The first global survey of fisheries management reveals a poor state of affairs. Just 7% of coastal nations conduct rigorous scientific assessments of fish stocks, but even fewer do a good job of putting that advice into practice. And only 1.4% of countries manage fisheries in a politically transparent manner.
That's important because "variations in policymaking transparency led to the largest difference in fisheries sustainability," according to the paper, published online today in PLoS Biology.
Scientific robustness by itself didn't boost the odds a fishery would be sustainable, say Camilo Mora of Dalhousie University in Halifax, Canada, and his co-authors. "This may be because, in the process of policymaking, scientific advice may be overridden due to socioeconomic costs and political or corruption pressures," they write.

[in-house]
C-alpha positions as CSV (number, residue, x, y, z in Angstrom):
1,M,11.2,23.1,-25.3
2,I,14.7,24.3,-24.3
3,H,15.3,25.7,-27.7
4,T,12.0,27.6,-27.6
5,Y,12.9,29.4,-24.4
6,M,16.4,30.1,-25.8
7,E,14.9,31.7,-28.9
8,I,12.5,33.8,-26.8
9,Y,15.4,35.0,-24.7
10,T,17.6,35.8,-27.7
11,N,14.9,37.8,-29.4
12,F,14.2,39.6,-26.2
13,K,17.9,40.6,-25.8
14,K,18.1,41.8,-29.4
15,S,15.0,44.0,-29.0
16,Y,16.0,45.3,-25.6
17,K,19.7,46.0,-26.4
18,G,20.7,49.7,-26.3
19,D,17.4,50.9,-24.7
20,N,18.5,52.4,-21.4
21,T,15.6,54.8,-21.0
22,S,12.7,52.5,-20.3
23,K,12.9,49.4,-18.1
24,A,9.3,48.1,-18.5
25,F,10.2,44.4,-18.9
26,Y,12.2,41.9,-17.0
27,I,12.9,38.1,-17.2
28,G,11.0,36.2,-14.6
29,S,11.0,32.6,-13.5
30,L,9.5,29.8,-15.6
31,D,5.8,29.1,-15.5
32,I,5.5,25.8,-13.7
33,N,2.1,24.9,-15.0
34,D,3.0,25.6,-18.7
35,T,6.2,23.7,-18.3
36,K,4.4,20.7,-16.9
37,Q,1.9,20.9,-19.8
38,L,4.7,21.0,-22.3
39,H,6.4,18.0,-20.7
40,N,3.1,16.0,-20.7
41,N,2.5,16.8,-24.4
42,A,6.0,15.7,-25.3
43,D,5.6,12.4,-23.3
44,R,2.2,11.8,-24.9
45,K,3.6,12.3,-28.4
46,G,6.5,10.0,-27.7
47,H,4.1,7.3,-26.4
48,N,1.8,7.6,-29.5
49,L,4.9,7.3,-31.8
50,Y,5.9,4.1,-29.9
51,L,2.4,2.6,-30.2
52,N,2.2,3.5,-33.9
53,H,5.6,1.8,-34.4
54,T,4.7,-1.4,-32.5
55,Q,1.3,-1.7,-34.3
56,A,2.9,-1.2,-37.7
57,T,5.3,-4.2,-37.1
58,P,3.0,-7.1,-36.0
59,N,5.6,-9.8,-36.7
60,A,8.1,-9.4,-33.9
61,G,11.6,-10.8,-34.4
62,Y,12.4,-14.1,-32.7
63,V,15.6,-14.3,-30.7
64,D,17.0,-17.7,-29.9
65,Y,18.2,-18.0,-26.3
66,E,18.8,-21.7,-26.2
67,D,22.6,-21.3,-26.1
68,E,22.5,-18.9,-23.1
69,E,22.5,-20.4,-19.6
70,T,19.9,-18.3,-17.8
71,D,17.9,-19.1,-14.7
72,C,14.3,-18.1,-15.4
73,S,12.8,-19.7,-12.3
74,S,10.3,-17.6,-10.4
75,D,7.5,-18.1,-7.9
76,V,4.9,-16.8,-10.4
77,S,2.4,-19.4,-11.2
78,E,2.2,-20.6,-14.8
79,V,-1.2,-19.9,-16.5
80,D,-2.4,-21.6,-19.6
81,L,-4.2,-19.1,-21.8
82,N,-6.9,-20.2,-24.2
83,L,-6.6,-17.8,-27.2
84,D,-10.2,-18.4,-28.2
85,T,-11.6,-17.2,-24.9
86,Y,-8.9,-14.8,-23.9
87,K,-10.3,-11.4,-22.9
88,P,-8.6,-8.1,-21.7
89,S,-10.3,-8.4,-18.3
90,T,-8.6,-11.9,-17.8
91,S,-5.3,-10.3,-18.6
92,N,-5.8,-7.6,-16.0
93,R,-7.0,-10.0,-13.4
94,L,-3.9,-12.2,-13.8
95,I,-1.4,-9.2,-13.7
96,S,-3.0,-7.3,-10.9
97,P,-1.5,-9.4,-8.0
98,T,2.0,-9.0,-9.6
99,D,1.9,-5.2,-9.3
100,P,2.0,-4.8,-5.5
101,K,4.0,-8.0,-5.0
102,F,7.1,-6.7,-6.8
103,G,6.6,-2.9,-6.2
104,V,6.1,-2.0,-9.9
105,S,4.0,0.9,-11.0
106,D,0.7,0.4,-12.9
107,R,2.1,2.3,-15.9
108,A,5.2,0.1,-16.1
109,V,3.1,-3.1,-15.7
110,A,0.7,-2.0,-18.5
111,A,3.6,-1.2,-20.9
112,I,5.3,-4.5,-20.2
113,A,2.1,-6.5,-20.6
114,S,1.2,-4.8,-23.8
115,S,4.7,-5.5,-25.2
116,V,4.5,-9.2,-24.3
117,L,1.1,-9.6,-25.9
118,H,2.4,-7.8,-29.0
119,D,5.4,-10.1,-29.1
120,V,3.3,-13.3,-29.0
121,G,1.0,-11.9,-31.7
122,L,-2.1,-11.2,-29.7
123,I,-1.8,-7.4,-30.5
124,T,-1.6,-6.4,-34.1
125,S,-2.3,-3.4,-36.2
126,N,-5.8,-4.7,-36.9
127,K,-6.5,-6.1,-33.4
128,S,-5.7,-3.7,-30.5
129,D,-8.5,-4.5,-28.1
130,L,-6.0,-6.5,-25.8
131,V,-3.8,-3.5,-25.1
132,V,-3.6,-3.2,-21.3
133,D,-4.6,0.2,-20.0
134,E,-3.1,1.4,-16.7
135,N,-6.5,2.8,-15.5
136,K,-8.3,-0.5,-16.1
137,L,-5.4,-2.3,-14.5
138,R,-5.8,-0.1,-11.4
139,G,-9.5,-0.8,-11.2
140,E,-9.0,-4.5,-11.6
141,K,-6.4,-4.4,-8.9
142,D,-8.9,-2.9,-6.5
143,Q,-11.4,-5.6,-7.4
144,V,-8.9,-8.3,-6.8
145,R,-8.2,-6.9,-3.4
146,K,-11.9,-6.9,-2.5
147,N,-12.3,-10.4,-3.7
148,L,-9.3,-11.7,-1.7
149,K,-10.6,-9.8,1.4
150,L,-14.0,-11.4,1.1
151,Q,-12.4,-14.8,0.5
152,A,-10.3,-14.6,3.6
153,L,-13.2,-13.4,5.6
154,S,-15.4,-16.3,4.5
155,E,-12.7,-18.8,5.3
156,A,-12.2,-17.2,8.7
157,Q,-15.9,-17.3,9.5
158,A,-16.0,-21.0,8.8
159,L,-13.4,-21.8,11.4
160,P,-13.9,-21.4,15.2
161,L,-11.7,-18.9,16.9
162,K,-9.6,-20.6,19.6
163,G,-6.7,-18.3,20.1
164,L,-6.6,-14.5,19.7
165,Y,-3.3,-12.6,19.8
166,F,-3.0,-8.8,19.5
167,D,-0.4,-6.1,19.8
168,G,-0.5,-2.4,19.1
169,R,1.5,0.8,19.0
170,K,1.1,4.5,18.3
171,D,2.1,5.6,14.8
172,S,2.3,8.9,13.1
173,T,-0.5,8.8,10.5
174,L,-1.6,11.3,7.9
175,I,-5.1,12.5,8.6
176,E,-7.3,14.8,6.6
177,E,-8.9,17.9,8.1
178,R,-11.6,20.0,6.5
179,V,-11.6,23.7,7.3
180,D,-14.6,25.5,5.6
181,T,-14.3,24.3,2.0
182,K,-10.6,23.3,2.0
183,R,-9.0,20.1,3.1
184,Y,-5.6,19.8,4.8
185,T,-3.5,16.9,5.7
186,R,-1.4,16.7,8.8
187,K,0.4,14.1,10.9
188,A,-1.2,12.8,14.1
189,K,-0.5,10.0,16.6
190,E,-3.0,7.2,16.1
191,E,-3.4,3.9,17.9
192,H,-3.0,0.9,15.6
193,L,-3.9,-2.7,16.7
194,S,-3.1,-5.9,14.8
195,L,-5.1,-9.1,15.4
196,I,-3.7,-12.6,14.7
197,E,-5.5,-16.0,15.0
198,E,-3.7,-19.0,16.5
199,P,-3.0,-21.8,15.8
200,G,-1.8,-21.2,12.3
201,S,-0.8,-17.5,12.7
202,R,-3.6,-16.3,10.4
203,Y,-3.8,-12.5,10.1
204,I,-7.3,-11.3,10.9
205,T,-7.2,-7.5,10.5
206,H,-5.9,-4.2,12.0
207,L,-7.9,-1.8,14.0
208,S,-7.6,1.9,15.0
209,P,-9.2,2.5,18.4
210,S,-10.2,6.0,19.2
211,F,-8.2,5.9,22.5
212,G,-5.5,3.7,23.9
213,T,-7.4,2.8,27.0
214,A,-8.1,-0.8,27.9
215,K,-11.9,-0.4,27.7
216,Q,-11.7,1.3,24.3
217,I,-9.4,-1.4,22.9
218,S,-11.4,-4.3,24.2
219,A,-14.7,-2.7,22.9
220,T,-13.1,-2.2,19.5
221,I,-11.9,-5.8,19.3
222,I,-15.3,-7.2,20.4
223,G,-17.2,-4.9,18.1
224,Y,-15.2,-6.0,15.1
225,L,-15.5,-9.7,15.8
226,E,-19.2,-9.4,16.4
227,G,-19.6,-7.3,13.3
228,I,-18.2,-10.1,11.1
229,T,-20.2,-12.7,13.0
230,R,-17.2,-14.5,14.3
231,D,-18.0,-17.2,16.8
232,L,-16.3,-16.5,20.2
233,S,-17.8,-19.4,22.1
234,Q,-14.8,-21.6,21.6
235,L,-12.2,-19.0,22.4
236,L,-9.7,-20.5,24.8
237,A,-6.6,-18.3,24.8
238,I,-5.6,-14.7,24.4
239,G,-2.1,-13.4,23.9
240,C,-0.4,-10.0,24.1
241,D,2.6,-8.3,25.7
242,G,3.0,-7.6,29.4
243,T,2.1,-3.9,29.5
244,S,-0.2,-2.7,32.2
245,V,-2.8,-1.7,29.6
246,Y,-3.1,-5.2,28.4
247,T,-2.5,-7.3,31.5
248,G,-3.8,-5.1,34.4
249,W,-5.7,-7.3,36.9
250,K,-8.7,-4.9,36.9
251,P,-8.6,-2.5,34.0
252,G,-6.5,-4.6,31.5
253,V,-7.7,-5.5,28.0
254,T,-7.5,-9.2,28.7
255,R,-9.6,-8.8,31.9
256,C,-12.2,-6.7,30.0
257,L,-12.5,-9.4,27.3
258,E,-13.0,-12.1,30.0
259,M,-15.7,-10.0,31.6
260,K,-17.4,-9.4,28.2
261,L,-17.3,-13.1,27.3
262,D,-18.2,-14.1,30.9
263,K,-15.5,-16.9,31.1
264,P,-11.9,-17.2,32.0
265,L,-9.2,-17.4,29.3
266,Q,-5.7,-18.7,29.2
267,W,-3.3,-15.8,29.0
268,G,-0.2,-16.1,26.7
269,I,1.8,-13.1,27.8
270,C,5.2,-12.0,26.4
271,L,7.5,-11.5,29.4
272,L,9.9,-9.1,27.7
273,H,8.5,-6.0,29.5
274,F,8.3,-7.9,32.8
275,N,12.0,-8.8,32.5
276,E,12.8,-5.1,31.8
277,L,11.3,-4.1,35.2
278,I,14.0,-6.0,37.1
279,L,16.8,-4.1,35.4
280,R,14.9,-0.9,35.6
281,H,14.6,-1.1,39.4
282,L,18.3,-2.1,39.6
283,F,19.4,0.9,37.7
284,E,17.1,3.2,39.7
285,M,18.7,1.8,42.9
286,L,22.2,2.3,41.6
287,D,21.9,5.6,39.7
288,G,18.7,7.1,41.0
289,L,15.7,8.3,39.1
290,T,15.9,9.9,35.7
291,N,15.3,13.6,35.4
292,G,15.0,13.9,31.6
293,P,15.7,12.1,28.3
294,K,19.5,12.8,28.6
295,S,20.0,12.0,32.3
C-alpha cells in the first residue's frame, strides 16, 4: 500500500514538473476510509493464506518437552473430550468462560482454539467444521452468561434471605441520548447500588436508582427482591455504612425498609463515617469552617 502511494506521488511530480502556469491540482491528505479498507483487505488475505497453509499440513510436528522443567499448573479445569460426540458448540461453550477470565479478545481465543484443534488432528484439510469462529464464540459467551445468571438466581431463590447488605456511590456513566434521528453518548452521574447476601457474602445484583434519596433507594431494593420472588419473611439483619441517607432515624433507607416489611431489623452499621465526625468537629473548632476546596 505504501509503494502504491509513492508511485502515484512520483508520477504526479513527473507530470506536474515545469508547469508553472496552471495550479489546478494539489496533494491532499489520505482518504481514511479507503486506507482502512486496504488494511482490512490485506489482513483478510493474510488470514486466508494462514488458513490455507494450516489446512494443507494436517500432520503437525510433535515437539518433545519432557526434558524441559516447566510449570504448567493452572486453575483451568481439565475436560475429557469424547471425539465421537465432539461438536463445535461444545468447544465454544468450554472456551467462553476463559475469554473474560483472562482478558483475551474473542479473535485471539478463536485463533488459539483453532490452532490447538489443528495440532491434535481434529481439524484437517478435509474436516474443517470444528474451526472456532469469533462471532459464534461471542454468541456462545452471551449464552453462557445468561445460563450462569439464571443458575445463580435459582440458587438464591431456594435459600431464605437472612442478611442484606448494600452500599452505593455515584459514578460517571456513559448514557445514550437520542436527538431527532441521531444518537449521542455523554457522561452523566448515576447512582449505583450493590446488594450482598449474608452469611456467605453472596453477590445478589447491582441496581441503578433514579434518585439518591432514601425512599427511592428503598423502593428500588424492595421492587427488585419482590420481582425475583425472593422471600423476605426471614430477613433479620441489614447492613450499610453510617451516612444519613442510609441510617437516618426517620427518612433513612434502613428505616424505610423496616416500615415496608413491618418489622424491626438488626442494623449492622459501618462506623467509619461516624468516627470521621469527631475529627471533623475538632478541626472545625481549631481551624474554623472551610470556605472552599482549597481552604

Mora notes that science is also largely irrelevant for nations that want to be extremely cautious; they simply ban fishing. Research matters when policymakers and managers—working in a system of good governance—want to know exactly how many fish can be caught without unduly jeopardizing future harvests.